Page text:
Published in 1996 and written over a period of many years before that, Glatt writes about what she knows and has experienced, albeit sad and horrifying in a mundane sort of way, it remains true and real.  Split into four parts that loosely tie in with significant changes in her life – her mother’s breast cancer, Glatt’s own accident as a young girl, her move to 69 Rose Street.  She even has some advice for impoverished writers with “I am Weird to the New Boys”: When you write for a living/and no one buys your words/canned food grows appetizing.”

Glatt is a fresh voice in this turbulent world of anger and pain, and she reminds us that even though life may be going to hell in a hand basket, there is still hope.

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Originally published on February 28th 2002.

Originally published in the Long Beach Union.

“Drive Through the Blue Cylinders” by Ed Friedman (Hanging Loose Press, 2001)

A graduate of UC San Diego, Ed Friedman has lived most of his life in New York.  His work has appeared in New American Writing, The World, Hanging Loose and Conjunctions. With Drive Through the Blue Cylinders, we do not have your garden-variety poetry style, but it is presented more in the form of prose, each piece consisting of a single paragraph, along with a could that are pages long but can still not be considered stories.  There are no limits for Friedman and he’s going to take you anywhere and everywhere, even if you don’t want to go.  While of a style of  writing that comes off as deep and complex and sometimes confusing, Friedman spirals in and out, up and down, and if you hold on tight, you’re in for a bumpy ride.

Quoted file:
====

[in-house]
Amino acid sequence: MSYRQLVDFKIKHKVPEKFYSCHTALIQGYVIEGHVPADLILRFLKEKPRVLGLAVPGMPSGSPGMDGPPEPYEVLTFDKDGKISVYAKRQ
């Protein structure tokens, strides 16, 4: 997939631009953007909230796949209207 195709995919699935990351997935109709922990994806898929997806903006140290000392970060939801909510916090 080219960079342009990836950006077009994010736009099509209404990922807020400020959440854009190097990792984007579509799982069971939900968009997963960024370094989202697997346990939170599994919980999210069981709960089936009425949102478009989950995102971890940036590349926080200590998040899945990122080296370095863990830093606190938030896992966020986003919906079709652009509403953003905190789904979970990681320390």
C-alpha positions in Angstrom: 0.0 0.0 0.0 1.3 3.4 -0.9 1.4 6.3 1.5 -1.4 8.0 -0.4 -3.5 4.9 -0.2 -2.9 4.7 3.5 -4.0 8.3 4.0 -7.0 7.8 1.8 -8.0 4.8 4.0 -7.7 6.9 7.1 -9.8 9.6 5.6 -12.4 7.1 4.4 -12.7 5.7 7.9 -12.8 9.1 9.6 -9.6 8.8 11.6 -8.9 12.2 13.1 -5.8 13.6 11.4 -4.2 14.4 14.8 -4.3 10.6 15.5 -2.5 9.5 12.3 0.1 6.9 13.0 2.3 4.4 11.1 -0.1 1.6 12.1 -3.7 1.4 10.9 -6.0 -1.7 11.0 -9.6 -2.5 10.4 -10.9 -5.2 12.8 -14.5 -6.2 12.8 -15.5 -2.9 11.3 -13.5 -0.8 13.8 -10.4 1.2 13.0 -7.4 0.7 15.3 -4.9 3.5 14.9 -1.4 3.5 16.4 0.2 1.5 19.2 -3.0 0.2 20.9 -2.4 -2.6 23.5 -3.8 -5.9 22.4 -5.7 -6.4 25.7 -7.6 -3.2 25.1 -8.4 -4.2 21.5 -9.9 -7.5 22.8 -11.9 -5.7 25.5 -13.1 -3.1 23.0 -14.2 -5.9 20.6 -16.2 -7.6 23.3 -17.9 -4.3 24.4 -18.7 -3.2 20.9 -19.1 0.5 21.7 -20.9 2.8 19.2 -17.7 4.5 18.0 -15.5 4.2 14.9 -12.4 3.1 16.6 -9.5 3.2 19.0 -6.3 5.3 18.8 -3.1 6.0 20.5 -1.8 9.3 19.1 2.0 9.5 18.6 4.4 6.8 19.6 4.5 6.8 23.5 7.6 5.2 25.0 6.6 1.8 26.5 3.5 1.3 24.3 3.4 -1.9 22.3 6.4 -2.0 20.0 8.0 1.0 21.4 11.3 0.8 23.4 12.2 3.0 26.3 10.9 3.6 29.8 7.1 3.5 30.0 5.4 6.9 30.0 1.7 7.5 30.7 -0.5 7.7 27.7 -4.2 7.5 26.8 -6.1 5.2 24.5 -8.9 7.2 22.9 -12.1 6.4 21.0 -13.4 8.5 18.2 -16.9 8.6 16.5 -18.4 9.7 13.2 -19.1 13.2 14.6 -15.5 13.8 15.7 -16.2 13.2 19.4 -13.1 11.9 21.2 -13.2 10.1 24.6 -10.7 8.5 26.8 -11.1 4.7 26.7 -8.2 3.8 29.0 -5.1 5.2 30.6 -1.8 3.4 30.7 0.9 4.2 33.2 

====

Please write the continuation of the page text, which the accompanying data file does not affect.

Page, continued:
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Originally published on December 3rd 2001.

Originally published in the Long Beach Union.

“The History of the Invitation: New and Selected Poems, 1963-2000” by Tony Towle (Hanging Loose Press, 2001)

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This is Tony Towle’s tenth book of poems: a collective history spanning from the beginning of his career to the present.  A New Yorker, Towle was born in Manhattan in 1939 where he spent most of his life and currently resides in Tribeca.  The collection is divided into eras: 1963-65, 1965-69, 1970-79, and 1980-2000.  If you’re a fan of Towle or you want to find out what his poetry is like, then this is the book.  It encompasses a complete range of Towle’s abilities as a writer and poet, delving into his experimental styles and imagery.

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Originally published on December 3rd 2001.

Originally published in the Long Beach Union.

“Borrowed Coats” by Wilma Elizabeth McDaniel (Hanging Loose Press, 2001)

Having published three other collections of poetry, Wilma Elizabeth McDaniel returns with new talents and new insights into the world of poetry.  Of German, Irish and Cherokee extraction, and having crossed over from the Dustbowl of the 30’s in Oklahoma to the “Pastures of Plenty” in California; McDaniel has a world of knowledge to draw from, in which she can never repeat a story or retell an old one.  Each thought she draws from is as fresh as a spring flower, taking to  you levels and dimensions you didn’t know existed.

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Originally published on December 3rd 2001.

Originally published in the Long Beach Union.